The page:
Last year, Alfonso Cuaron’s Gravity blew us away. Not everyone loved the film, but most could agree that it was dazzling to behold on the big screen (especially in 3D) and one giant leap forward in cinema on a technical level. It was a thrill ride as much as a movie, anchored by one single magnetic performance by Sandra Bullock. Gravity went on to become one of two frontrunners for Best Picture at the Academy Awards, winning Best Director for Cuaron and conceding the top prize to 12 Years A Slave, quite rightly. Gravity was an experience, but 12 Years A Slave was a film.
At 91 minutes, Gravity was lean and mean, basically nonstop action from start to finish. Interstellar is not so concise. That should come as no surprise — Christopher Nolan has not made a film that clocks in at under two hours since 2002’s Insomnia. Most of his recent films have hovered around the two-and-a-half-hour mark, while The Dark Knight Rises was even longer. Interstellar is his longest yet, coming in at 169 minutes (nearly three hours). It doesn’t feel that long, though. Nolan’s films are propulsive, even if they wobble a little getting wherever they’re trying to go.
Paramount has done a good job of not spoiling Interstellar, to the extent that many people still don’t know what it’s about. It’s probably better that way, because it’s more fun to watch a movie unfold having no idea where it’s headed, except a reasonable assumption that at some point, it’s headed into space. To preserve that experience, I will be similarly vague in setting this up.The film stars Matthew McConaughey and Anne Hathaway as astronauts named Cooper (no first name that we know of) and Amelia Brand, respectively; it also stars Jessica Chastain, Wes Bentley, John Lithgow, and Michael Caine, as other humans. It takes place in the future, following a rough patch in our planet’s history. A number of people seem to have died of famine, but we don’t know how many. Technology has not advanced. Food is harder to come by. It’s hard to tell what the rest of the world is like, since we’re bound to what seems like a Kansas farmhouse in the 1990s. (I don’t know why it seems like the 90s. Maybe because it reminded me of Twister.) Only a few tech advancement seem even as advanced as 2014, let alone many years into the future. (It seems Apple did not survive the collapse.)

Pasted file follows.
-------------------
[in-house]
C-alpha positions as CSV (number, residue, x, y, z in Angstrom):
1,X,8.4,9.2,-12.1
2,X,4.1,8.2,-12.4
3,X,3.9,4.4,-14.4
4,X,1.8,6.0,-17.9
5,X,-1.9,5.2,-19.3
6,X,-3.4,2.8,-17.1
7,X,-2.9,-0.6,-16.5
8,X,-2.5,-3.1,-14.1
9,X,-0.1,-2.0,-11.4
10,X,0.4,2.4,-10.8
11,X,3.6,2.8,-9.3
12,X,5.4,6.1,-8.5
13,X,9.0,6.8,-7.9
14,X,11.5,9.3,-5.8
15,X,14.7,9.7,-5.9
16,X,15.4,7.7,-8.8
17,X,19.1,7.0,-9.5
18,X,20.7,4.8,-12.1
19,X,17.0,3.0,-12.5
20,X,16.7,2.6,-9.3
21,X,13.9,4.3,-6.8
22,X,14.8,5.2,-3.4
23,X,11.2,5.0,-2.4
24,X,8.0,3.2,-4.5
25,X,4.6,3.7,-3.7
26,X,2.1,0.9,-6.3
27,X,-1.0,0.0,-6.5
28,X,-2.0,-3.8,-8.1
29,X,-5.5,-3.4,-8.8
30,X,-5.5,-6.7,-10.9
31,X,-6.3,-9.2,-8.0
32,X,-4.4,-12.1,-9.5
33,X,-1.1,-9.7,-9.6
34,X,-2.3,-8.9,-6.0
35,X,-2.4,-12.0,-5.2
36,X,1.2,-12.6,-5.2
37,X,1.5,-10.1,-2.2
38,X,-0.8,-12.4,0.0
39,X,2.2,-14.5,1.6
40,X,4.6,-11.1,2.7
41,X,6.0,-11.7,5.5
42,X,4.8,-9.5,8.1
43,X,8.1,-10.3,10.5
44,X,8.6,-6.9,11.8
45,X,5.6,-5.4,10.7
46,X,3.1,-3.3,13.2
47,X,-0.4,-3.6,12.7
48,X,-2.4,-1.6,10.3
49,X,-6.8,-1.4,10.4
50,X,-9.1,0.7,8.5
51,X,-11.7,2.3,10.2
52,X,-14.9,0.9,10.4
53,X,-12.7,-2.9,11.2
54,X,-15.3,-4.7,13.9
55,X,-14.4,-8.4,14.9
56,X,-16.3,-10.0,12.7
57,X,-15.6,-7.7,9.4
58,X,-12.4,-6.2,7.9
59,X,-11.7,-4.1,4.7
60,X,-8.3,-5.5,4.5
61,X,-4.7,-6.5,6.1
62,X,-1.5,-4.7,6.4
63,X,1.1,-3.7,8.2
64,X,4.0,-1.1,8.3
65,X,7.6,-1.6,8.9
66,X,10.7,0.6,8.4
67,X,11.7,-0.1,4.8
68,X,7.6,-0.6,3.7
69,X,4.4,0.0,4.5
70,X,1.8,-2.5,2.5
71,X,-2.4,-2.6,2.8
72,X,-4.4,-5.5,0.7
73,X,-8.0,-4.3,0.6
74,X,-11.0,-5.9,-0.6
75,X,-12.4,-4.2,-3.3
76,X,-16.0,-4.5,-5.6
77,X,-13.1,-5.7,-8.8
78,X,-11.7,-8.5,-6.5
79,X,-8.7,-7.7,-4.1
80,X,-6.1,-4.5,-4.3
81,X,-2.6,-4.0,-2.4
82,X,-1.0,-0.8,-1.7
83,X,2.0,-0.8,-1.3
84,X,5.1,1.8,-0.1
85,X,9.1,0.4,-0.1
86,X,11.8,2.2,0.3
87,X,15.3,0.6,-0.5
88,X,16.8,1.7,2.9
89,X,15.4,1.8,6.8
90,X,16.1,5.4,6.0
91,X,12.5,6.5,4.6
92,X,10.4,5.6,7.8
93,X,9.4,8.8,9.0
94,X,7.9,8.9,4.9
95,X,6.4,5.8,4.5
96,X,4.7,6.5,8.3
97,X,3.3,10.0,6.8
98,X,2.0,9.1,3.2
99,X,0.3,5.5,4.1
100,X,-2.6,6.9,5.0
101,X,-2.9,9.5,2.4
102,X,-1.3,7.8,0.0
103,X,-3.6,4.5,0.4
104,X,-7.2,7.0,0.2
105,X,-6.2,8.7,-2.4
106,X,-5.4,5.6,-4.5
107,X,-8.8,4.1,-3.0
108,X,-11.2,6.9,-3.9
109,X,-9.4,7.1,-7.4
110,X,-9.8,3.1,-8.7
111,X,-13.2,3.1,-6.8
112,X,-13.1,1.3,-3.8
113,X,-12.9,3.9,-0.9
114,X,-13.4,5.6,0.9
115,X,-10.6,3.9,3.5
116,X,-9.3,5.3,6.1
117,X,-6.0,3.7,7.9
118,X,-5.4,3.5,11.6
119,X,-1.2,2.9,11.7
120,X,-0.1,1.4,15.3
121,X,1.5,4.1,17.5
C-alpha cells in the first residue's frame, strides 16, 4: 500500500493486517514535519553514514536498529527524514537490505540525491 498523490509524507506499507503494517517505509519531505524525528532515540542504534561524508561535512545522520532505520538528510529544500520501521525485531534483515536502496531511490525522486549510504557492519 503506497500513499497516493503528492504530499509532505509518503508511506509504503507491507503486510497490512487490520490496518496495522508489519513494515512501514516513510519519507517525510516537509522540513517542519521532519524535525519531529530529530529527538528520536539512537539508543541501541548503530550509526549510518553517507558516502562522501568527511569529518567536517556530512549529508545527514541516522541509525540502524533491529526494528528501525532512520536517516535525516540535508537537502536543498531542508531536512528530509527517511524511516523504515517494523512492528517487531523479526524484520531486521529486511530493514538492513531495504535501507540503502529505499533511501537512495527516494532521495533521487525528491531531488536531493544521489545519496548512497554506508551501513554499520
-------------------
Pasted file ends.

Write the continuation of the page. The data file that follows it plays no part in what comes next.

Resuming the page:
I’m all for the less-is-more explanation of what went wrong on the planet, except for a bit where Murphy Cooper’s teachers try to tell her that space exploration never happened. (Cute meta nod to Kubrick’s 2001, though.) It seems impossible that enough time has passed to allow that theory to be introduced into the public school system, especially if there are still living astronauts amongst the population. (Cooper himself is one, we are told.) In moments like this, we wish for either more or less world-building to explain the state of mind these people are in. (Also inexplicable: why NASA decided to relocate to an underground Kansas-like location.)
I’m also fairly certain that there is a character named Cooper Cooper in this film, but I can’t say how without spoiling a major plot point.Interstellar packs an emotional wallop and has a few killer concepts up its sleeve. As often happens with Nolan, his reach exceeds his grasp. As the filmmaker who is probably least likely to be told “no” in Hollywood at the moment, the screenplay (co-written with his brother Jonathan) could have used a little more scrutiny before production. There are a number of leaps in logic one must take in order to get on board with Interstellar. Some are easier to ride along with than others. Though the fate of all mankind depends on the success of the crew’s mission, Cooper and Brand seem to be winging it an awful lot of the time, making decisions on the fly that you’d think they would have discussed before shuttling off to Saturn. Many characters are scientists and engineers and the like, but actual scientists and engineers would probably go insane trying to make sense of this film. This might be why a lot of the science exposition seems to be mumbled or swiftly cut away from. Nolan definitely doesn’t care about the actual science; his approach to science exposition is basically: “Mumble mumble relativity… look over here! Pretty!”